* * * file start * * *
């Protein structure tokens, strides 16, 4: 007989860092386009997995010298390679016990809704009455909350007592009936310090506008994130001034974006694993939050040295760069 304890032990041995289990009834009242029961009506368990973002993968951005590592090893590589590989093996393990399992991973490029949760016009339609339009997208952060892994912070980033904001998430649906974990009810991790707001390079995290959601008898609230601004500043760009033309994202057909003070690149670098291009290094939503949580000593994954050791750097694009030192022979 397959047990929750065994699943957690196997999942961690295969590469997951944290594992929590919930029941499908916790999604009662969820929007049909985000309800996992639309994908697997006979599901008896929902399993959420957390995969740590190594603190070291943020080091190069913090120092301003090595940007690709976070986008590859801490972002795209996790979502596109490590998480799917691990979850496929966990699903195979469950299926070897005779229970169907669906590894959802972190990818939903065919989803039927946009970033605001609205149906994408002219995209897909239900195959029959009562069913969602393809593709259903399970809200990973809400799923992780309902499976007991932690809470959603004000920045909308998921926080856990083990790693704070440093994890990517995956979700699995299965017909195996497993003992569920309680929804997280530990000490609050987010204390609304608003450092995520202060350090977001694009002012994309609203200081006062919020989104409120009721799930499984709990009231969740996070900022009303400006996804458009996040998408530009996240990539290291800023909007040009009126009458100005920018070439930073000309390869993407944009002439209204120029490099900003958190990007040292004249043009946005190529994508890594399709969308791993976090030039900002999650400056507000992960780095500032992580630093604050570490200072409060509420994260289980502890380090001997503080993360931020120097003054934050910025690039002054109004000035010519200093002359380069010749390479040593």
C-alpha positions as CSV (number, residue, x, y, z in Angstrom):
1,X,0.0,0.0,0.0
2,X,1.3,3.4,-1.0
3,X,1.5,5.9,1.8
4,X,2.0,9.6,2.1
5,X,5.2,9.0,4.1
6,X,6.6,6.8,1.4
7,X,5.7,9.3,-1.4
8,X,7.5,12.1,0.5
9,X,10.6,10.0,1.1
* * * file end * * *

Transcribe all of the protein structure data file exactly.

């Protein structure tokens, strides 16, 4: 007989860092386009997995010298390679016990809704009455909350007592009936310090506008994130001034974006694993939050040295760069 304890032990041995289990009834009242029961009506368990973002993968951005590592090893590589590989093996393990399992991973490029949760016009339609339009997208952060892994912070980033904001998430649906974990009810991790707001390079995290959601008898609230601004500043760009033309994202057909003070690149670098291009290094939503949580000593994954050791750097694009030192022979 397959047990929750065994699943957690196997999942961690295969590469997951944290594992929590919930029941499908916790999604009662969820929007049909985000309800996992639309994908697997006979599901008896929902399993959420957390995969740590190594603190070291943020080091190069913090120092301003090595940007690709976070986008590859801490972002795209996790979502596109490590998480799917691990979850496929966990699903195979469950299926070897005779229970169907669906590894959802972190990818939903065919989803039927946009970033605001609205149906994408002219995209897909239900195959029959009562069913969602393809593709259903399970809200990973809400799923992780309902499976007991932690809470959603004000920045909308998921926080856990083990790693704070440093994890990517995956979700699995299965017909195996497993003992569920309680929804997280530990000490609050987010204390609304608003450092995520202060350090977001694009002012994309609203200081006062919020989104409120009721799930499984709990009231969740996070900022009303400006996804458009996040998408530009996240990539290291800023909007040009009126009458100005920018070439930073000309390869993407944009002439209204120029490099900003958190990007040292004249043009946005190529994508890594399709969308791993976090030039900002999650400056507000992960780095500032992580630093604050570490200072409060509420994260289980502890380090001997503080993360931020120097003054934050910025690039002054109004000035010519200093002359380069010749390479040593």
C-alpha positions as CSV (number, residue, x, y, z in Angstrom):
1,X,0.0,0.0,0.0
2,X,1.3,3.4,-1.0
3,X,1.5,5.9,1.8
4,X,2.0,9.6,2.1
5,X,5.2,9.0,4.1
6,X,6.6,6.8,1.4
7,X,5.7,9.3,-1.4
8,X,7.5,12.1,0.5
9,X,10.6,10.0,1.1